By Dr. David Cowan
But, is it art? You say. In western society, jewellery is seen by many people as a personal adornment certainly, a consumer foible perhaps, a fetish depending on preferences, or simply an indulgence. It can also be viewed as cultural or spiritual. The Medusa exhibition in Paris wants us to see it as art. Just like the face of Medusa in Greek mythology, the exhibition states its aim to display jewellery that attracts and troubles the person who designs it, looks at it or wears it.
The Musée d’Art Moderne de la Ville de Paris offers a 1961 quote by Roland Barthes to explain how gemstones became jewellery and art:
“There has been a widespread liberation of jewellery: its definition is widening, it is now an object that is free, if one can say this, from prejudice: multiform, multi-substance, to be used in an infinite variety of ways, it is now no longer subservient to the law of the highest price nor to that of being used in only one way, such as for a party or sacred occasion: jewellery has become democratic.”
The accent in the exhibition is on the avant-garde artists and contemporary designers who have reinvented, transformed and detached from its own traditions. It is organized around four themes of Identity, Value, Body and Instruments. Each section prologues the often negative preconceptions that surround jewellery and the deconstructs them to reveal jewellery’s underlying subversive and performative potential.
There are over 400 pieces of jewellery featured, including the creations of artists, jewellery-makers and high-end jewelers. The artists include Man Ray, Salvador Dali, Louise Bourgeois and Sylvie Auvray. A highlight, and the feature of the exhibition poster, is a reproduction of Salvador Dali’s Ruby Lips from the years 1970-80 by Henryk Kaston, which is a broach of 18 carat gold, rubies, and cultured pearls.
Jewellery is most associated with women and consumerism or wealth. The majority of men usually content themselves with a watch and a ring or two, perhaps a bracelet, tiepin or pin badge. It is only recently that more men have experimented with jewellery, wearing more rings, bracelets and body piercing pieces. However, this feminization of jewellery is itself a later development, and the use of male jewellery a return to previous times. The industrial revolution allowed the production of more jewellery for women reaching down through levels of society, rather than as emblems of male power.
As gender discussions continue unabated today, the discussion of gender relationships with jewellery becomes even more open. Jewellery does, after all, play an important part of identity and identity politics. The use of items may indicate one is a punk or a biker, a fop or an alpha male. Religious significance in the use of jewellery is also highlighted, which also relates to the use of power and rituals of power in the political sphere.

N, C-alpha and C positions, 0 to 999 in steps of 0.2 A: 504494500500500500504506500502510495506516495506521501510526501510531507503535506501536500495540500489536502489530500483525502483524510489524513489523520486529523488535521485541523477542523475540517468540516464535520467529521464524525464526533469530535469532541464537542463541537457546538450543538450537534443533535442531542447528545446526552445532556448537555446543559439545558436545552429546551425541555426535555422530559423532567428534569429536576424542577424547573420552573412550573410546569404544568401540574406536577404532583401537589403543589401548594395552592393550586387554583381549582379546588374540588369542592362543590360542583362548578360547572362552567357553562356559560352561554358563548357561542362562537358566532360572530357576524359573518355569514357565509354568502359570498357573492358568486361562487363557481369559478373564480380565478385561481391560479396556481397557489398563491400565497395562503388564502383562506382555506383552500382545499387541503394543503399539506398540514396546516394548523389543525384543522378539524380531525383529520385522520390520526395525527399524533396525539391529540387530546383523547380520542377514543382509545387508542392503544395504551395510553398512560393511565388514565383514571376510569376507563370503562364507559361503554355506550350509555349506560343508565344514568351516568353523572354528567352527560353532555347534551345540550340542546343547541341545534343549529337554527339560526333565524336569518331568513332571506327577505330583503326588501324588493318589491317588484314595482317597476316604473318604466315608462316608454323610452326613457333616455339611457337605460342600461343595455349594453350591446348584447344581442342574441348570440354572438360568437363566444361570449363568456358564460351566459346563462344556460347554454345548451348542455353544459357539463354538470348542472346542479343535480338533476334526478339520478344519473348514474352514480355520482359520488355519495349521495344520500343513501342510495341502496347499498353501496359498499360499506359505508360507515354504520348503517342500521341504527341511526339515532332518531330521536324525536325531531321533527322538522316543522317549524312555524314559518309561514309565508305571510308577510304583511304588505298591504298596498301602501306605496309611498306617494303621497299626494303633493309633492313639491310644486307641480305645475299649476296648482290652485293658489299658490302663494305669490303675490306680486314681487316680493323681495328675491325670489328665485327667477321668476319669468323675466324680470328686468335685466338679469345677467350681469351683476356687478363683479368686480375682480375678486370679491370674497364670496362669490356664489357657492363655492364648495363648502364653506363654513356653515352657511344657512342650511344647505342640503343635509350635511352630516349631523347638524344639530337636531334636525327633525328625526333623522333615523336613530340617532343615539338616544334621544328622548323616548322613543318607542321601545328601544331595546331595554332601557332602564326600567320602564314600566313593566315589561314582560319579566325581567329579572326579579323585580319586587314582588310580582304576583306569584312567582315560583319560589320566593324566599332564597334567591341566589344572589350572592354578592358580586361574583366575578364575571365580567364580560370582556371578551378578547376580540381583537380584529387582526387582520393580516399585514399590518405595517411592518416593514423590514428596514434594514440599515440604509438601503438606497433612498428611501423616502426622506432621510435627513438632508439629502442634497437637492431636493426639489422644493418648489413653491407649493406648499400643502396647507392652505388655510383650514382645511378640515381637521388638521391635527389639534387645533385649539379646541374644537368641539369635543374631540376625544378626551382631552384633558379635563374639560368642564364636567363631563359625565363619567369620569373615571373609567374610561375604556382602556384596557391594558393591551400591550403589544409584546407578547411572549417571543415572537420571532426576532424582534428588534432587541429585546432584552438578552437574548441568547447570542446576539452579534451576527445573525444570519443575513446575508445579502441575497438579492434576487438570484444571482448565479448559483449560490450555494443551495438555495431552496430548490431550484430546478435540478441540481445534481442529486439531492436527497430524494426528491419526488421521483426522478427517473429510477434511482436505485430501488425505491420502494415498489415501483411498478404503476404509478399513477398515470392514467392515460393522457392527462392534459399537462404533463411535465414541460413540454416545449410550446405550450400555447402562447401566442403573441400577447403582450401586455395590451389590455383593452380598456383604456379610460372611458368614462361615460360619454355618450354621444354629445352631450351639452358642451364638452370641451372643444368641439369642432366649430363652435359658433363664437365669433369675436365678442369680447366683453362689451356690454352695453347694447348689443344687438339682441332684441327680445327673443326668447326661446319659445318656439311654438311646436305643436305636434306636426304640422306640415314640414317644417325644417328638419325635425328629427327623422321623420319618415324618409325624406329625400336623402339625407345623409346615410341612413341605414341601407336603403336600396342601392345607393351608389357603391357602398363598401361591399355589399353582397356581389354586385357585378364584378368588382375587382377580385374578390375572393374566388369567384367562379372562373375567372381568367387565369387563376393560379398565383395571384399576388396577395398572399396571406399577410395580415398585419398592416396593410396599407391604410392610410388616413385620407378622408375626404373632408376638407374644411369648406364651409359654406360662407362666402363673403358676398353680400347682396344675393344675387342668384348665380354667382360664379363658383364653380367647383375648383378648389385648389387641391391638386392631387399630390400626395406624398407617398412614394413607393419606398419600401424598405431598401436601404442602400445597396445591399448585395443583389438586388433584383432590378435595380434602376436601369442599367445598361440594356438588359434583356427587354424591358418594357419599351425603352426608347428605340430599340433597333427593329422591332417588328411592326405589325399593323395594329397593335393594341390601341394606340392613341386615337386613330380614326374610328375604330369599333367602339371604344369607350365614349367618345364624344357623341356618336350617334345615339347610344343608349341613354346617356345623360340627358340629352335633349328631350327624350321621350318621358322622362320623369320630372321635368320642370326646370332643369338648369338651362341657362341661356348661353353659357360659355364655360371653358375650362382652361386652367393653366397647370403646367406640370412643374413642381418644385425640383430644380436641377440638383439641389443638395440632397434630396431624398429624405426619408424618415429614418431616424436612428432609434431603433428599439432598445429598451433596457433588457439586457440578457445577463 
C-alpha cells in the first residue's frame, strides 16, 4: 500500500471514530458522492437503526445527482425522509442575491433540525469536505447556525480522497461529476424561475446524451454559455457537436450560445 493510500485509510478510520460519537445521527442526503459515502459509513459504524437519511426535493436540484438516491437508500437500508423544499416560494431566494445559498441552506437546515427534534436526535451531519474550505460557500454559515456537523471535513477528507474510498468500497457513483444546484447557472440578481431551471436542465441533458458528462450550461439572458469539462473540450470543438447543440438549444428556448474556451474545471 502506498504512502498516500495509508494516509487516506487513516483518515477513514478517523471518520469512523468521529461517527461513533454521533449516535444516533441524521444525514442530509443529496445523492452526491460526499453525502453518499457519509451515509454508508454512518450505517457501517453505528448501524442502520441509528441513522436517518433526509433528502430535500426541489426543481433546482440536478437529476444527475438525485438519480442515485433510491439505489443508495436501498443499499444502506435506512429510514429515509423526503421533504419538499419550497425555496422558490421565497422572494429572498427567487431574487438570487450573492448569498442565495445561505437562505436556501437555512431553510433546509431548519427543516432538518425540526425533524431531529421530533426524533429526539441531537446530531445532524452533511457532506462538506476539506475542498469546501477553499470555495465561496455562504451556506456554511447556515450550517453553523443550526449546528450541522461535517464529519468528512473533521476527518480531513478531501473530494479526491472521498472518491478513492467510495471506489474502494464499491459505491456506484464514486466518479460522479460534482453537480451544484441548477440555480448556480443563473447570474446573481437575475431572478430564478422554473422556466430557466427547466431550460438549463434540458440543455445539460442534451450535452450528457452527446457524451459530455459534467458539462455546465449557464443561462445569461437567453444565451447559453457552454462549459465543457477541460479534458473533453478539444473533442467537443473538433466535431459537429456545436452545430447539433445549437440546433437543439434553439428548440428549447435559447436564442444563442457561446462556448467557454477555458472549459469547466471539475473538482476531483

The avant-garde jewellery makers and designers include René Lalique, Art Smith, Tony Duquette, Bless and Nervous System, while the contemporary creators include Gijs Bakker, Otto Künzli, Dorothea Prühl, and Seulgi Kwon. Prominent in this category is The Crown created by Vivienne Westwood, made of white and gold metal, velvet, faux crystals, plastic based pearls and faux ermine fur, and featured in her Autumn-Winter 2000/01 Gold Label runway show. Ted Noten's Superbitch Bag (2000), particularly in the context of debates about gun control and the Weinstein scandal, gives one pause to think.
But not all is left to the avant-garde, the more traditional high end jewellers feature, including Cartier, Van Cleef & Arpels and Buccellati. Particularly impressive here is the Serpent Necklace by Cartier Paris. Created in 1968, the necklace is made of platinum, white and yellow gold, with 2,473 brilliant diamonds totalling 178,21 carats. The serpent has eyes of pear shape emeralds, and an enamel body with green, red and black accents.
Fifteen works and installations by contemporary artists, including Mike Kelley, Leonor Antunes, Atelier EB and Liz Craft are laced throughout the exhibition, echoing the themes of the four sections. These works show art as decoration and ornament, shedding light on the relationship between jewellery, the body and the world. Another aspect shown to us is a number of anonymous, ancient and non-Western pieces. These included prehistorical and medieval works, punk and rappers’ jewellery, and some items of costume jewellery.
The curator Anne Dressen, has done an outstanding job putting together an appreciation of diverse ways of understanding jewellery and its relationship with bodies and society. The note earlier on the impact of the industrial revolution highlights the economic questions of production, which also include the moral concerns over the ethical sourcing of diamonds and gold, or the cheap labour used to produce and sell luxury items in developing and newly industralised economies. Dressen curated the exhibition in collaboration with Michèle Heuzé and Benjamin Lignel and scientific advisors.
To answer the question is it art, or just bling, this exhibition demonstrates very clearly the argument in favour of art. I’m inclined to agree, and such inter-disciplinary displays are only to be welcomed. So long as there are bodies and societies to adorn, there will be controversial places for jewellery to perform a role in creating and reflecting identity and taste.